When a sports fan thinks of Triple Crowns, thoughts turn to Ted Williams, Mickey Mantle or Secretariat.
A handful of Bismarck athletes, however, chased their own personal Triple Crowns last year and achieved the dream.
The Bismarck Governors won their first state American Baseball championship in 17 years last August to complete a trifecta that began with a Bismarck Demons state high school hockey championship in February and proceeded with a BHS state high school baseball title in May.
Jared Spooner was a major player in two of those state tournaments, winning most valuable player honors in both the state hockey and Legion baseball events.
Spooner added a fourth leg to his run of success. He joined the Bismarck Bobcats last fall and enjoyed a productive rookie year in the North American Hockey League (NAHL) with nine goals and 34 assists. At season's end he was named to the Central Division's all-rookie team. That led to his decison, in May, to sign a letter of intent to enroll at Division I Minnesota State-Mankato.
The state's sports media took notice. Spooner was named the state's top nonschool athlete by the North Dakota Associated Press Sportscasters and Sportswriters Association (NDAPSSA). Likewise, the Bismarck Governors were awarded nonschool team honors. For the third time in four years, the Dakota Award went to Fargo native Laura Roesler for her track achievements at the University of Oregon.
Blake Lizotte of the Minot Minotauros was the other finalist in the nonschool athlete voting. Wahpeton's Legion team and the Minotauros were finalists in the non-school team balloting.
Spooner's rookie season in the NAHL began inauspiciously with two goals and three assists through the first six weeks of action. As October gave way to November, Spooner turned the corner, collecting 38 points in his final 43 games. He ran off two seven-game point streaks over the final five months of the season.
Spooner, a 6-foot, 185-pound forward, said skating on the power play ignited his season.
"I was struggling a little bit right away, trying to get a feel for the game," Spooner said. "I want to say the turning point was when Cullen Willox got hurt and I took his power-play spot. I'd been on the power play earlier in the year, but I felt like I wasn't ready. I was ready for the second shot and once I scored it just kind of took off from there."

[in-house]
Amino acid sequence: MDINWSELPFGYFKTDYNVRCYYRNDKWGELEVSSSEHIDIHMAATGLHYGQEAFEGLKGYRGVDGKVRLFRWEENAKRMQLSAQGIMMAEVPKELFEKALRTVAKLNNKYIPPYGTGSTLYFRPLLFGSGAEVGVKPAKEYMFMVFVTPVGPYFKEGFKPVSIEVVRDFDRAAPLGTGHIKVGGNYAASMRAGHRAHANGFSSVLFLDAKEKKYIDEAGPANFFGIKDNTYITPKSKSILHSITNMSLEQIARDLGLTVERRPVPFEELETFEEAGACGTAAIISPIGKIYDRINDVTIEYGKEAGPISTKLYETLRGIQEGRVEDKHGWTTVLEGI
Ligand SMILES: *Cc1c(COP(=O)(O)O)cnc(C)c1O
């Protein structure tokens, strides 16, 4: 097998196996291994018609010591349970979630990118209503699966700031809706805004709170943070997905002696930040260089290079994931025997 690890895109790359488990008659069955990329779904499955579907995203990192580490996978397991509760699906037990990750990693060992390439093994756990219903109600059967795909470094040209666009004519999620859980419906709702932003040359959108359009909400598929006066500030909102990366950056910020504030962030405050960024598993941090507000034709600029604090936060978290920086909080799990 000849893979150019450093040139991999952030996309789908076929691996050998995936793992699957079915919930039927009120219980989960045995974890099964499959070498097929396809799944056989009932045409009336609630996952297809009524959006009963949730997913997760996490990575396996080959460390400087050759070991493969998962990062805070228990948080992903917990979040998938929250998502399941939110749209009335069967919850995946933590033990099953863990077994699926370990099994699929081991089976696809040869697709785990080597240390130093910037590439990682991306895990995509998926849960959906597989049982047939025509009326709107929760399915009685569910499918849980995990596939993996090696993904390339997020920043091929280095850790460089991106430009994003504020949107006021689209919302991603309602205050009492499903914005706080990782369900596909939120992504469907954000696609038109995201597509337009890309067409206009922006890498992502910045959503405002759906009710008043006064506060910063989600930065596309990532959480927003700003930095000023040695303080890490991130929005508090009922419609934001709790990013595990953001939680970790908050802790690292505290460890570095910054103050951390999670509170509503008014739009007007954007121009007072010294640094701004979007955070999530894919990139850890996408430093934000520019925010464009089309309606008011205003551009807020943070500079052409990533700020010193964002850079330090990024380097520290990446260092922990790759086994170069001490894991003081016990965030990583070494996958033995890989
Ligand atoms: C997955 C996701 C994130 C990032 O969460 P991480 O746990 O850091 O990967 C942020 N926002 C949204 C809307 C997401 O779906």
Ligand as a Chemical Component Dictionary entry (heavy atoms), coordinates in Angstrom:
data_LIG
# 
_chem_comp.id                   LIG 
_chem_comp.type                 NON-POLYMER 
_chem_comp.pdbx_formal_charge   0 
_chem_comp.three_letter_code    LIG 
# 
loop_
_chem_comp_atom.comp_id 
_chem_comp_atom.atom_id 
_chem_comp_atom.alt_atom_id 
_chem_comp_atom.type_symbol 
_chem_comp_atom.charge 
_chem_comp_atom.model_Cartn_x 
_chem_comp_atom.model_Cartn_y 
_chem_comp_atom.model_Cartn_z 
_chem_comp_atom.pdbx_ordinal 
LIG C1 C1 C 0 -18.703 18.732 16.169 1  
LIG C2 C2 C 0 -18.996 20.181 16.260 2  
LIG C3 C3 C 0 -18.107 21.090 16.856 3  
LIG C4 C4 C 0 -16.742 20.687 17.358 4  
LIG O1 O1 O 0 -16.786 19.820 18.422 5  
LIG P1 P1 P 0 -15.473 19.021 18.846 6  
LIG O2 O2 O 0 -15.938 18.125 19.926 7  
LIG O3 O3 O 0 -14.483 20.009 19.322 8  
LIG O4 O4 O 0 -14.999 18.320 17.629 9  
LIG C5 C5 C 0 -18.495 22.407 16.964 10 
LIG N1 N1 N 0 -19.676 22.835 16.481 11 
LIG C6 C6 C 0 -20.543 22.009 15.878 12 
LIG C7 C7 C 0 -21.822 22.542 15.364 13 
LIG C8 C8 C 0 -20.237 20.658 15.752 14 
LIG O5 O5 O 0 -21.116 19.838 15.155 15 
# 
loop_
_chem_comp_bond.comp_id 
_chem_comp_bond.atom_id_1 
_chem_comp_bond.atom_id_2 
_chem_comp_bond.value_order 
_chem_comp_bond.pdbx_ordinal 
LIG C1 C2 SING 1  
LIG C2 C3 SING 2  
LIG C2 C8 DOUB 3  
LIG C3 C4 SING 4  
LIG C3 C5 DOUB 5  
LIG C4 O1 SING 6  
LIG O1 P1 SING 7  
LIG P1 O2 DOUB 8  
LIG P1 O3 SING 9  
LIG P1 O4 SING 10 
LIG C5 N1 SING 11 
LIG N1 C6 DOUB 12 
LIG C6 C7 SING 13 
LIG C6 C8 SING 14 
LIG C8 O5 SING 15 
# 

Moving up from high school to the NAHL was a big step. The next step is the Tier 1 United States Hockey League (USHL), where he expects to put in two seasons at Green Bay before moving on to Mankato. Green Bay plays in the USHL's Eastern Conference. The Fargo Force competes in the Western Conference.
"For now I'm taking it day-by-day. I want to go to Green Bay and have a good year, and get bigger and stronger so I'm ready for the next step," Spooner said. "College hockey has always been a goal of mine and that's within reason. As far as aspirations, I'd like to play in the NHL some day and make a career out of it."
Spooner was contacted by several collegiate hockey programs before choosing Mankato. He said his play in the NAHL's Top Prospects Tournament
at Ann Arbor, Mich., in February probably put him on the radar screen of the Division I hockey programs.
"At Top Prospects I got a few points (3 assists), but what I was really trying to do was play a complete, 200-foot game," he recalled. "Being able to play in my own end, I think, is what got the attention of the (college) scouts."
The Bismarck Governors overcame the disappointment of the previous two summers to win the state AA Legion tournament in Jamestown. In 2012 and 2013 the Governors went into the last two days of the tournament unbeaten, lost twice and failed to make the championship game.
They found themselves in a similar position last summer, losing as one of two unbeaten teams.This time they rallied to win three straight games, take the title and advance to the Central Plains Region tournament at Fargo. Kole Bauer, Logan Krivoruchka and Trent Bohan won Bismarck's final three state tournament games.